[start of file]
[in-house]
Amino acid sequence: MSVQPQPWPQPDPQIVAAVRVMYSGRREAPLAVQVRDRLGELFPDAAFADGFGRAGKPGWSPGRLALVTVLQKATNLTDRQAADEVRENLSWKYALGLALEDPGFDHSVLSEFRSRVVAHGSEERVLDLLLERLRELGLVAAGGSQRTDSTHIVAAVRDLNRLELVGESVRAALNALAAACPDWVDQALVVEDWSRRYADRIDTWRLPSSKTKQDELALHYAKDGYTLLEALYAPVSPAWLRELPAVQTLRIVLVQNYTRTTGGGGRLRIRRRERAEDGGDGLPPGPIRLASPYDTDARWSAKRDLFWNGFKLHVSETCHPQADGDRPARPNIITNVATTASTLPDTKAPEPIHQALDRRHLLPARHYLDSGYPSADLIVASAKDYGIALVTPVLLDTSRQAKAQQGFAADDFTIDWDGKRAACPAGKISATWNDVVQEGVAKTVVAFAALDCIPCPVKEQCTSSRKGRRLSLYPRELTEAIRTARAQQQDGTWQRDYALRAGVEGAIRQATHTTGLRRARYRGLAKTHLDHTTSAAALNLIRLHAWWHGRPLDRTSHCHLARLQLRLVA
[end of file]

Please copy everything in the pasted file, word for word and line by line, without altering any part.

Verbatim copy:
[in-house]
Amino acid sequence: MSVQPQPWPQPDPQIVAAVRVMYSGRREAPLAVQVRDRLGELFPDAAFADGFGRAGKPGWSPGRLALVTVLQKATNLTDRQAADEVRENLSWKYALGLALEDPGFDHSVLSEFRSRVVAHGSEERVLDLLLERLRELGLVAAGGSQRTDSTHIVAAVRDLNRLELVGESVRAALNALAAACPDWVDQALVVEDWSRRYADRIDTWRLPSSKTKQDELALHYAKDGYTLLEALYAPVSPAWLRELPAVQTLRIVLVQNYTRTTGGGGRLRIRRRERAEDGGDGLPPGPIRLASPYDTDARWSAKRDLFWNGFKLHVSETCHPQADGDRPARPNIITNVATTASTLPDTKAPEPIHQALDRRHLLPARHYLDSGYPSADLIVASAKDYGIALVTPVLLDTSRQAKAQQGFAADDFTIDWDGKRAACPAGKISATWNDVVQEGVAKTVVAFAALDCIPCPVKEQCTSSRKGRRLSLYPRELTEAIRTARAQQQDGTWQRDYALRAGVEGAIRQATHTTGLRRARYRGLAKTHLDHTTSAAALNLIRLHAWWHGRPLDRTSHCHLARLQLRLVA